Prejudice and Your Child, Beacon Press, 1955, reprinted, University Press of New England, 1988.
(With Lawrence Plotkin) The Negro Student at Integrated Colleges, National Scholarship Service and Fund for Negro Students, 1963.
The Negro Protest: James Baldwin, Malcolm X, Martin Luther King Talk with Kenneth B. Clark, Beacon Press, 1963, published as King, Malcolm, Baldwin: Three Interviews, University Press of New England, 1985.
Dark Ghetto: Dilemmas of Social Power, Harper, 1965, reprinted, University Press of New England, 1989.
Social and Economic Implications of Integration in the Public Schools, U.S. Department of Labor, 1965.
(Editor with Talcott Parsons) The Negro American, Houghton, 1966.
(With Jeannette Hopkins) A Relevant War Against Poverty: A Study of Community Action Programs and Observable Change, Harper, 1969.
(With Harold Howe) Racism and American Education: A Dialogue and Agenda for Action, Harper, 1970.
(Editor with Meyer Weinberg) W.E.B. Du Bois: A Reader, Harper, 1970.
Pathos of Power, Harper, 1974.
Author, with wife, Mamie Phipps, of a series of articles on the effects of school segregation. Also author of numerous articles published in journals of psychology and sociology.
Clark, Kenneth B., Dark Ghetto: Dilemmas of Social
Power, Harper, 1965.
Clark, Kenneth B., Pathos of Power, Harper, 1974.
Commentary, November 1971.
New Yorker, August 23, 1982.
Newsweek, January 11, 1993.
Washington Post, March 4, 1990.
"Clark, Kenneth B. 1914–." Contemporary Black Biography. . Encyclopedia.com. (July 27, 2017). http://www.encyclopedia.com/education/news-wires-white-papers-and-books/clark-kenneth-b-1914
"Clark, Kenneth B. 1914–." Contemporary Black Biography. . Retrieved July 27, 2017 from Encyclopedia.com: http://www.encyclopedia.com/education/news-wires-white-papers-and-books/clark-kenneth-b-1914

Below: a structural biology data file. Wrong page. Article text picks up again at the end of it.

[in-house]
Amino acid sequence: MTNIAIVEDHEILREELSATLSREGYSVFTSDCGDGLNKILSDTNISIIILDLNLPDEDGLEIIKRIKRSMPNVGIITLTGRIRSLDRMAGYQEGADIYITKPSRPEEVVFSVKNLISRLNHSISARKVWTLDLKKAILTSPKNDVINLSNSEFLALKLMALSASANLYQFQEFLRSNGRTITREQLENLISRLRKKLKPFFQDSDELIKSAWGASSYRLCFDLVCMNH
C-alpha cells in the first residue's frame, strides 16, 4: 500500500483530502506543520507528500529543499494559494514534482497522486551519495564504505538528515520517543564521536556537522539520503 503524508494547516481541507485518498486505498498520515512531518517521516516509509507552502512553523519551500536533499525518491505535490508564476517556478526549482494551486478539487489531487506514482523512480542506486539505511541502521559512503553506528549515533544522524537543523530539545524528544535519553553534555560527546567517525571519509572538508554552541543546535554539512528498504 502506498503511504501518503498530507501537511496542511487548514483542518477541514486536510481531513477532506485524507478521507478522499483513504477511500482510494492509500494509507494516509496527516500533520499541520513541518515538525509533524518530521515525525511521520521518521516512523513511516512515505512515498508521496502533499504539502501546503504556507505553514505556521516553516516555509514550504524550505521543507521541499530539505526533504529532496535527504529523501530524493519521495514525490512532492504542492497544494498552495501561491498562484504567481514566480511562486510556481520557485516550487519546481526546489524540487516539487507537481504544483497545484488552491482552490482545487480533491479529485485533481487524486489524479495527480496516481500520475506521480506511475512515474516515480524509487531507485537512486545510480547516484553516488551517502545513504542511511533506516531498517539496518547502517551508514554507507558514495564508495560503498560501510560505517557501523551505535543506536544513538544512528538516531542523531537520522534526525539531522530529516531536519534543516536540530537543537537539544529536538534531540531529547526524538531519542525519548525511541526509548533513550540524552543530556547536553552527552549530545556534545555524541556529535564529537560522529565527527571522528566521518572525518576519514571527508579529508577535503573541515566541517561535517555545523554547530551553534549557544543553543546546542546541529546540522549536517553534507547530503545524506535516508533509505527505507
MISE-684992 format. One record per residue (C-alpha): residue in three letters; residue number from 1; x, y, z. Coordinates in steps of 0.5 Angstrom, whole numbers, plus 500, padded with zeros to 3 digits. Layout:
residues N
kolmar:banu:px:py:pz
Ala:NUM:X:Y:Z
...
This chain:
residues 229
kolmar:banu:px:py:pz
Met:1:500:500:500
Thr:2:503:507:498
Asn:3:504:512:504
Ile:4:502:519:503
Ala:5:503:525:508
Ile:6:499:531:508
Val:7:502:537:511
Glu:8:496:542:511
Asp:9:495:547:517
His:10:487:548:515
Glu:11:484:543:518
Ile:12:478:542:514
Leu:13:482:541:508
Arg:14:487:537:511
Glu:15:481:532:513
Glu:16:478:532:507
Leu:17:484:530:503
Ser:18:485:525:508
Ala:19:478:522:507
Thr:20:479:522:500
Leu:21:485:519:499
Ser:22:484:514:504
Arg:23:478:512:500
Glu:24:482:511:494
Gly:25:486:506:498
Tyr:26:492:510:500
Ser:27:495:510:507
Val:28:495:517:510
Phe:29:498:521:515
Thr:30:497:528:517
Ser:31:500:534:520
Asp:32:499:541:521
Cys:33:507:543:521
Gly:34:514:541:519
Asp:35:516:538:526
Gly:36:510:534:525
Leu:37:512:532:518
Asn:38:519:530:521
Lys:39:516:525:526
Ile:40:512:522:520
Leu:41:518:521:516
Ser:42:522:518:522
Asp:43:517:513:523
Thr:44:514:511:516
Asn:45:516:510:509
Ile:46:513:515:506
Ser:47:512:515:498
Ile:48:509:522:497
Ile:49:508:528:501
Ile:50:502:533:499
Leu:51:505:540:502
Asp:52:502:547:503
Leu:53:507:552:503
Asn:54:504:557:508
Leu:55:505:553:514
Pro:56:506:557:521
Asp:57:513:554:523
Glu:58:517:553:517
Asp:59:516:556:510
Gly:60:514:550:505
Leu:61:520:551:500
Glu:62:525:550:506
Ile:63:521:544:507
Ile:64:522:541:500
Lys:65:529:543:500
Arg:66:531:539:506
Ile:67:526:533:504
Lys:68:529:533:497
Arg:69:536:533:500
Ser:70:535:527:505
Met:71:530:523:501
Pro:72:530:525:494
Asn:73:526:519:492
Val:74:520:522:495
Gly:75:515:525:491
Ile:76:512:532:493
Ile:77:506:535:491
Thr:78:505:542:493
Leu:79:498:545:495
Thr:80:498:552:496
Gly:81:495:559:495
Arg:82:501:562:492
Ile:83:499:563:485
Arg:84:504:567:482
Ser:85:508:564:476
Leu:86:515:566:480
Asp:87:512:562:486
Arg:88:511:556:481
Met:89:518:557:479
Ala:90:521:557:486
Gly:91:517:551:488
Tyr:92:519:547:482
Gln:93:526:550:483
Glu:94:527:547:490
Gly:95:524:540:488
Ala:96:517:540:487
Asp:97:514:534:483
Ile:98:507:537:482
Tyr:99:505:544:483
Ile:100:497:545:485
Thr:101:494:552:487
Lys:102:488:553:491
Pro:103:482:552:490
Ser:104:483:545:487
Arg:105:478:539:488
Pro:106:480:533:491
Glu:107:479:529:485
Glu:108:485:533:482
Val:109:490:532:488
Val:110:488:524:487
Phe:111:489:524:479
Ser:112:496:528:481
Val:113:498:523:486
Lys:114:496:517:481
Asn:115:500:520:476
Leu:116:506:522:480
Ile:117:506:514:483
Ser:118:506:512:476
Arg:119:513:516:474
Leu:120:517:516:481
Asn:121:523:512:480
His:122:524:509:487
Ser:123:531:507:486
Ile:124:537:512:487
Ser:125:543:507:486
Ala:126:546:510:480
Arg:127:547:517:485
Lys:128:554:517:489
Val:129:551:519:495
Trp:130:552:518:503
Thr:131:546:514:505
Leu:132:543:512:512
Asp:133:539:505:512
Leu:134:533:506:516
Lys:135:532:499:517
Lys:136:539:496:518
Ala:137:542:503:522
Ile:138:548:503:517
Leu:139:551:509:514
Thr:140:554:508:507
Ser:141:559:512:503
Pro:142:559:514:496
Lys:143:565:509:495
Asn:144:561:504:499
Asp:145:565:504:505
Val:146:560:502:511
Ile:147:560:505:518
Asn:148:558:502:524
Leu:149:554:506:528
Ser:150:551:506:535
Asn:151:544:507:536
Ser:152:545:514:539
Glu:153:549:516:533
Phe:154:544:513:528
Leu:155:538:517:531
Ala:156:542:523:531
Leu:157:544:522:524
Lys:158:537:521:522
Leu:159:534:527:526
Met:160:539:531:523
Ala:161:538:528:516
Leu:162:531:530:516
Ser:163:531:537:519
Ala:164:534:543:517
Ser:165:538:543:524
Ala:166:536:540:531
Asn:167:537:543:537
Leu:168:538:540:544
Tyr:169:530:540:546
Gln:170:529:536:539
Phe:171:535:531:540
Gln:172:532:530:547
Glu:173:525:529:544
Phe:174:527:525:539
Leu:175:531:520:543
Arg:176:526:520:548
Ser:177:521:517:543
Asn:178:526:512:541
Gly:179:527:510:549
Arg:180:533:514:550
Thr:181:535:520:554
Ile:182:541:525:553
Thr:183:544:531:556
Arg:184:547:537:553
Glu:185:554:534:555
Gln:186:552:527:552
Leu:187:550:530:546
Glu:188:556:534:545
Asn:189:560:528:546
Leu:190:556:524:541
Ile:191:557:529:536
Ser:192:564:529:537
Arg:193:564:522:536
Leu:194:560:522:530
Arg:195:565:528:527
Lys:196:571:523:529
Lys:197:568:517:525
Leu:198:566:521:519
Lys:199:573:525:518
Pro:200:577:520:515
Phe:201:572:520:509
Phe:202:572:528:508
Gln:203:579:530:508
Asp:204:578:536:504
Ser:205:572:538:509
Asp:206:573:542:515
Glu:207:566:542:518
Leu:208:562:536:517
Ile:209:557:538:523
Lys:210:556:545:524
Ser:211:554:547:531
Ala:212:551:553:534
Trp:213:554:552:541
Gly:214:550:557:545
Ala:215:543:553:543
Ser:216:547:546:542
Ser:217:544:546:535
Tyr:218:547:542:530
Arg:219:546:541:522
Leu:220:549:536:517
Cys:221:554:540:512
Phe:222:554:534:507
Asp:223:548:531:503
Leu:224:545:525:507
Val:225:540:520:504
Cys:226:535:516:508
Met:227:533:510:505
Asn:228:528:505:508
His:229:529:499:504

Clark, Kenneth Bancroft
Kenneth Bancroft Clark
American psychologist who studied the psychological effects of racial segregation.
Many psychologists have made history within their profession; few, however, have had an impact on the laws of a nation. Such was the case with Kenneth Bancroft Clark, whose work the Supreme Court cited in its historic Brown v. Board of Education ruling. In the 1954 case, which overturned racial segregation in public schools, the Court referred to a 1950 paper by Clark, and described him as a "modern authority" on the psychological effects of segregation. His recognition by the highest court in the land made Clark an instant celebrity, and on the heels of this success, he set out to develop a prototype community action program for young people in Harlem in 1962. However, political workings brought an early end to his vision. Disillusioned by this experience, Clark penned the most well-known of his many books, Dark Ghetto: Dilemmas of Social Power (1965), which would become an important text for sociologists studying inner-city life in America.
A world of opportunities in Harlem
Clark was born on July 24, 1914, in the Panama Canal Zone. His father, Arthur Bancroft Clark, had come from the West Indies and worked as a cargo superintendent for the United Fruit Company, a major employer in Central America at that time. Clark's mother, Miriam Hanson Clark, was from Jamaica, and she and his father disagreed over their children's upbringing. Miriam wanted to move the family to the United States, where Kenneth and his younger sister Beulah would have greater educational and career opportunities than they would in Panama. But the father refused to go with them. He had a good position at United Fruit, and under the harsh racism and segregation that prevailed even in the northern United States at that time, he did not believe he could obtain a similar job in America. Therefore Miriam and her two children boarded a boat for New York harbor, leaving the children's father behind.